Here’s an idea for a potentially disastrous event: invite young Industry hotshots to your home on one of the coldest nights of the year to discuss the federal budget.
But Dan and Jenna Adler did exactly that last week. And partly because the Adlers are well-connected and well-regarded Creative Artists Agency agents, and because one co-host was high-profile columnist Arianna Huffington, and because the main guest speaker was Ben Cohen — co-founder of Ben and Jerry’s ice cream — the event was astonishingly successful: packed, intense, full of buzz.
Cohen left the world of premium pints last year after selling his semieponymous company to Unilever. He is now promoting a different product, something he calls a "Contract With The Planet."
The contract aims to make America a more globally responsible citizen. It wants to do all sorts of good things –improve education, feed the hungry, decrease our dependency on oil — with one great hook: it is, as they say, "budget neutral."
What Cohen wants us to do is urge our government to take 11.6 percent of the proposed 2002 defense budget — that’s $40 billion — to invest in things like Head Start, health care and energy self-sufficiency. He calls the strategy Move Our Money.
Cohen, the epitome of the entrepreneurial Baby Boomer, is doing what many children of the ’60s dreamed they would: make gazillions, then change the world. His campaign uses brilliant marketing to reach a younger generation (contractwiththeplanet.org, funky traveling parades, cool T-shirts, etc.). But it also gathers the gravitas provided by support from current and former CEOs (from Goldman Sachs, Eastman Kodak and Visa, among others) and former military brass to lure in older generations.
Retired Adm. Jack Shanahan took the floor after Cohen ran off to dish his favorite brand of ice cream for the guests (even at 40 degrees outside, there was a line, because having Ben Cohen scoop your ice cream is like having Bill Gates reboot your hard drive). Shanahan and former CIA director Adm. Stansfield Turner are behind Cohen. Shanahan ran through the numbers: At $343 billion, the U.S. military budget request for 2002 is more than six times that of Russia, the second- largest spender. It is more than 23 times as large as the combined spending of the "Axis of Evil" (Iran, Iraq and North Korea) plus Cuba, Libya, Sudan and Syria. It is, Shanahan said, a budget that protects us against Cold War-era threats that no longer exist, while leaving us vulnerable to guys with box cutters.
Several days after Cohen and Shanahan spoke, President George W. Bush unveiled his $2.13 trillion budget proposal. It includes a proposed $48 billion increase in next year’s defense budget, a 12 percent real increase over this year, and a 14 percent increase above the Cold War annual average.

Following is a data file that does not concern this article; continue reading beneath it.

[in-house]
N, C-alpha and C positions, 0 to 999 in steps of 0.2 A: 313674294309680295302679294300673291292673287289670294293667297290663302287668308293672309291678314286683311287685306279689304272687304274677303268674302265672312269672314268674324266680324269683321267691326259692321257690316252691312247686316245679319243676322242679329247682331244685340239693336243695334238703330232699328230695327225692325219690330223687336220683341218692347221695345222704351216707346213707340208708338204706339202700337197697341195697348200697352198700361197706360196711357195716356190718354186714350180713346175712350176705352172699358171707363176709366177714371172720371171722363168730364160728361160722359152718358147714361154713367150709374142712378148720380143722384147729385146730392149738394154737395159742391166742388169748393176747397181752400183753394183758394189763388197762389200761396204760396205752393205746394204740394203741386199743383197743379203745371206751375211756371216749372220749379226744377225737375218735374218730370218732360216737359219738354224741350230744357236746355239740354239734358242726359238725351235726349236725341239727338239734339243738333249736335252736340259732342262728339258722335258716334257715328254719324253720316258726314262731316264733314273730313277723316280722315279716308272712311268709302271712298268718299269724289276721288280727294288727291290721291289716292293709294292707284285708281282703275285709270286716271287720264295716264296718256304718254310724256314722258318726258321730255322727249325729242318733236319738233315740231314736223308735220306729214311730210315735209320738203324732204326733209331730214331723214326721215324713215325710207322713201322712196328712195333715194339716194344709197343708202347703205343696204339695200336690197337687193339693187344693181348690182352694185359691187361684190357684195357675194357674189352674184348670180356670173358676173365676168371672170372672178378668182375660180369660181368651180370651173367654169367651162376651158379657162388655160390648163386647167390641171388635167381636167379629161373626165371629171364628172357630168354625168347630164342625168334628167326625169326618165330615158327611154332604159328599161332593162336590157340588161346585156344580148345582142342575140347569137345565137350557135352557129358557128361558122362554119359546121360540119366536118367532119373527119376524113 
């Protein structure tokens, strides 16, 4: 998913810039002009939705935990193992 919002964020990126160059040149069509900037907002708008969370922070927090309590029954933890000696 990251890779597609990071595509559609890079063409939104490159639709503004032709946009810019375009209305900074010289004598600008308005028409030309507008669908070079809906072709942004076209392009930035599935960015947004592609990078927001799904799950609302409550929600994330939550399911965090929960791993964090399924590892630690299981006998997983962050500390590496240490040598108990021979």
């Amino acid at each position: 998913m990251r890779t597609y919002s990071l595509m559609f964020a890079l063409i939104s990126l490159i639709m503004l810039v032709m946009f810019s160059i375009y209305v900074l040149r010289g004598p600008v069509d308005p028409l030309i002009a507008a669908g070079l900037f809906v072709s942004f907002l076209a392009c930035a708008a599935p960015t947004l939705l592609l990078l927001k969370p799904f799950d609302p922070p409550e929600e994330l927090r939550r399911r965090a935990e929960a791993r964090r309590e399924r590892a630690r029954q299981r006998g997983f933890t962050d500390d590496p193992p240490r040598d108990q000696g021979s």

I didn’t come across a soul at the Cohen event who begrudged the Defense Department money for developing new weapons in the war on terror. "You know those missiles that pinpoint the terrorists’ caves and blow them out of the ground?" one dyed-in-the-organic-cotton liberal told me. "I want to buy more of those. Let’s make some that pinpoint their beds."
The budget debate, like many political debates in America, has jumped its old left-right track. You don’t have to be a Republican to want to give the Pentagon whatever it needs to ensure America’s security. The debate isn’t guns versus butter, but how to get the right guns and better butter. The Center for Defense Initiatives (www.cdi.org), a think tank run by former military brass, lists 15 examples of Pentagon programs that could be ended or reshaped that would save a minimum of $147 billion over the next 10 years. That kind of change buys a lot of sky marshals.
Cohen had dropped by The Journal offices several months before Sept. 11 to talk about his "Contract With the Planet," and it was revealing to hear how his pitch had changed since. Like Bush, he now couched his presentation in terms of national security. Except for Cohen, security comes from, among other things, cutting our nuclear stockpile from 6,000 warheads to 1,000 (still enough to blow up the world several times over) and spending the money saved on education.
Raised in Long Island and bar mitzvahed there, Cohen describes himself as an unaffiliated Jew — "Jew-ish," he told me. But he pushes hard on the ethical and spiritual component of his campaign, and he’s attracted religious groups to the cause, forming "Religious Leaders for Sensible Priorities."
And, judging by the turnout at the Adlers, many young, Industry-esque Jews will be signing on to what Cohen calls "Entertainment Leaders for Sensible Priorities." The idea of targeting society’s cultural elite, its educated movers and shakers, and then having them set the agenda for the rest of the country might just work.
After all, that’s how Ben and Jerry’s became famous.